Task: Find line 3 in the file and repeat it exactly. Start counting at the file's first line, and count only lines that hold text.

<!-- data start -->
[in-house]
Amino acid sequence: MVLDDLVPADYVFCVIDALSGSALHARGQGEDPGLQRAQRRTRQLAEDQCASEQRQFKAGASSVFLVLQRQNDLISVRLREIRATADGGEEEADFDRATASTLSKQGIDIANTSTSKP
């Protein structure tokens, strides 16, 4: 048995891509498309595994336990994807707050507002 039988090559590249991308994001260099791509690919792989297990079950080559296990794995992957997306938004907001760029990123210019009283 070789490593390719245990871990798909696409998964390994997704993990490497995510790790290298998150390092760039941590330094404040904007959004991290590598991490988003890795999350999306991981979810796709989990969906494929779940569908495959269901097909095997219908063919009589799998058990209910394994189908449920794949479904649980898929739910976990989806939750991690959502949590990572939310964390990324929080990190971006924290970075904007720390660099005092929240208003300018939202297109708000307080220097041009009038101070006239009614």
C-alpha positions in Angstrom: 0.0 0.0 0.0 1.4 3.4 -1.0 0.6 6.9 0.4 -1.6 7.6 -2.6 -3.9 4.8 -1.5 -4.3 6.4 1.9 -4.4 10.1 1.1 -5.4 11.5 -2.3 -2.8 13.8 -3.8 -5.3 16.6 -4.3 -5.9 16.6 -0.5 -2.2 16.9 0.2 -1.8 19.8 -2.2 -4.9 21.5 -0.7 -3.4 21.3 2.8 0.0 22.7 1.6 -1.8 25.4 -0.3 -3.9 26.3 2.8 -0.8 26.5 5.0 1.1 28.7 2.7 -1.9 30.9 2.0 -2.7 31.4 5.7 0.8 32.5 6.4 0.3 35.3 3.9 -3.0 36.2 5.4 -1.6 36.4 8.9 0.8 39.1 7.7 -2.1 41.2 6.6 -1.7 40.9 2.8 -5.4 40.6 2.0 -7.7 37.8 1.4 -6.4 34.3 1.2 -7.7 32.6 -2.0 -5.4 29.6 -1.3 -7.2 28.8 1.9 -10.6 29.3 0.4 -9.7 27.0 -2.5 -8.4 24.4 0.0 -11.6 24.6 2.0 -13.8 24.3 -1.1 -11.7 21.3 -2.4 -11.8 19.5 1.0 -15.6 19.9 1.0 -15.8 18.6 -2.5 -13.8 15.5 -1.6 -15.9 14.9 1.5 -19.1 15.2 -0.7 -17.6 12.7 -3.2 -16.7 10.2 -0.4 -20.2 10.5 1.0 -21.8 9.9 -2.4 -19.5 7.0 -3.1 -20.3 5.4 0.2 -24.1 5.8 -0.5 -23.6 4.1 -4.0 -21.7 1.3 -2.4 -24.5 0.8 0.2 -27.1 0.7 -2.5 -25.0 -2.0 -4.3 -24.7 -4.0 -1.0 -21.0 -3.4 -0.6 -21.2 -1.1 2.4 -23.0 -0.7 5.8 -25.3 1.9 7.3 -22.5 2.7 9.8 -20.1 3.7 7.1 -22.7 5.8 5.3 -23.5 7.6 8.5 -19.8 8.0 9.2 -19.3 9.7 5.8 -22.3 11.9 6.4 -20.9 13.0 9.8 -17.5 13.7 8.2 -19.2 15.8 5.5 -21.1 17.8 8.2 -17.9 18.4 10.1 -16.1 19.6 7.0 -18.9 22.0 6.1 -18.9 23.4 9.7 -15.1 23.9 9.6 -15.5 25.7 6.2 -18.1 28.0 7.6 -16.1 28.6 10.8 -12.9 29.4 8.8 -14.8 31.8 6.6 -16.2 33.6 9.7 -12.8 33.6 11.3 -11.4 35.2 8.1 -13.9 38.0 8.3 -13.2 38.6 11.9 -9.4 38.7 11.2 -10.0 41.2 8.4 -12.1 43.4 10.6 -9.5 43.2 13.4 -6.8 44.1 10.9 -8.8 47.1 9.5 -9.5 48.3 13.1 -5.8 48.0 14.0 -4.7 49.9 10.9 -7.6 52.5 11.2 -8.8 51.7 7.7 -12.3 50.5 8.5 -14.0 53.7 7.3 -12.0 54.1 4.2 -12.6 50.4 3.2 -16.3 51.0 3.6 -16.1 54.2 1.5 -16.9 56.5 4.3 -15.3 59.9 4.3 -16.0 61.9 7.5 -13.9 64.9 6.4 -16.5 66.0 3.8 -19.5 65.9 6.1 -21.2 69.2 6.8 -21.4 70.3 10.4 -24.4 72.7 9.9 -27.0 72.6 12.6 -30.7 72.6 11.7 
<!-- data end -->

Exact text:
């Protein structure tokens, strides 16, 4: 048995891509498309595994336990994807707050507002 039988090559590249991308994001260099791509690919792989297990079950080559296990794995992957997306938004907001760029990123210019009283 070789490593390719245990871990798909696409998964390994997704993990490497995510790790290298998150390092760039941590330094404040904007959004991290590598991490988003890795999350999306991981979810796709989990969906494929779940569908495959269901097909095997219908063919009589799998058990209910394994189908449920794949479904649980898929739910976990989806939750991690959502949590990572939310964390990324929080990190971006924290970075904007720390660099005092929240208003300018939202297109708000307080220097041009009038101070006239009614």